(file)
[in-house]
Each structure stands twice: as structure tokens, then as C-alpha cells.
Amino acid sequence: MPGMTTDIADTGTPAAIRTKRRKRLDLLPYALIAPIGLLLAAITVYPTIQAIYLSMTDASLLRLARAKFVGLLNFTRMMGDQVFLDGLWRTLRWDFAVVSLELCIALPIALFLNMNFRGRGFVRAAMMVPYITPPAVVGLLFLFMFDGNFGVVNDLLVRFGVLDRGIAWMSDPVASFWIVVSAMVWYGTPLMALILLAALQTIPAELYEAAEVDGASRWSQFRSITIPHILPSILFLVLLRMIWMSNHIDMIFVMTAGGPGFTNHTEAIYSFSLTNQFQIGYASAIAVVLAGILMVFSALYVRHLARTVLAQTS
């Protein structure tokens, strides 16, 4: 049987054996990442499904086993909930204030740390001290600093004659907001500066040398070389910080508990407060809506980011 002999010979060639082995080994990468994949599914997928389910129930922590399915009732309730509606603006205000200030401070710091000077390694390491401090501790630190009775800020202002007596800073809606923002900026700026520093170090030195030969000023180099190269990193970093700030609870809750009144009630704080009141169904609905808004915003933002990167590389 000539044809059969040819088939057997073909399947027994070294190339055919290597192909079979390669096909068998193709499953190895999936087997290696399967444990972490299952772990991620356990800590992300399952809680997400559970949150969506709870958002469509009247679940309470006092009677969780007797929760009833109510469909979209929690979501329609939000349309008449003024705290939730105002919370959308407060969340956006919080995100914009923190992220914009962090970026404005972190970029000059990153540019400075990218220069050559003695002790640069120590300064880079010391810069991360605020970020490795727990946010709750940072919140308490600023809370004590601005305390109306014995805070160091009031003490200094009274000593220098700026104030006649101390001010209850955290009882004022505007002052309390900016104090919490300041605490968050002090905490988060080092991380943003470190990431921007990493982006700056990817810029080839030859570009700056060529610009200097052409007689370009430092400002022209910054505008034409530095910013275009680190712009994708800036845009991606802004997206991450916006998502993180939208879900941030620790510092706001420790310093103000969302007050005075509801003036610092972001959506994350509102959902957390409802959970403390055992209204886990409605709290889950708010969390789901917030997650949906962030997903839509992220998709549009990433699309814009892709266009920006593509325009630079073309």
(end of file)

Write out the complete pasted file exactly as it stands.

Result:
[in-house]
Each structure stands twice: as structure tokens, then as C-alpha cells.
Amino acid sequence: MPGMTTDIADTGTPAAIRTKRRKRLDLLPYALIAPIGLLLAAITVYPTIQAIYLSMTDASLLRLARAKFVGLLNFTRMMGDQVFLDGLWRTLRWDFAVVSLELCIALPIALFLNMNFRGRGFVRAAMMVPYITPPAVVGLLFLFMFDGNFGVVNDLLVRFGVLDRGIAWMSDPVASFWIVVSAMVWYGTPLMALILLAALQTIPAELYEAAEVDGASRWSQFRSITIPHILPSILFLVLLRMIWMSNHIDMIFVMTAGGPGFTNHTEAIYSFSLTNQFQIGYASAIAVVLAGILMVFSALYVRHLARTVLAQTS
């Protein structure tokens, strides 16, 4: 049987054996990442499904086993909930204030740390001290600093004659907001500066040398070389910080508990407060809506980011 002999010979060639082995080994990468994949599914997928389910129930922590399915009732309730509606603006205000200030401070710091000077390694390491401090501790630190009775800020202002007596800073809606923002900026700026520093170090030195030969000023180099190269990193970093700030609870809750009144009630704080009141169904609905808004915003933002990167590389 000539044809059969040819088939057997073909399947027994070294190339055919290597192909079979390669096909068998193709499953190895999936087997290696399967444990972490299952772990991620356990800590992300399952809680997400559970949150969506709870958002469509009247679940309470006092009677969780007797929760009833109510469909979209929690979501329609939000349309008449003024705290939730105002919370959308407060969340956006919080995100914009923190992220914009962090970026404005972190970029000059990153540019400075990218220069050559003695002790640069120590300064880079010391810069991360605020970020490795727990946010709750940072919140308490600023809370004590601005305390109306014995805070160091009031003490200094009274000593220098700026104030006649101390001010209850955290009882004022505007002052309390900016104090919490300041605490968050002090905490988060080092991380943003470190990431921007990493982006700056990817810029080839030859570009700056060529610009200097052409007689370009430092400002022209910054505008034409530095910013275009680190712009994708800036845009991606802004997206991450916006998502993180939208879900941030620790510092706001420790310093103000969302007050005075509801003036610092972001959506994350509102959902957390409802959970403390055992209204886990409605709290889950708010969390789901917030997650949906962030997903839509992220998709549009990433699309814009892709266009920006593509325009630079073309």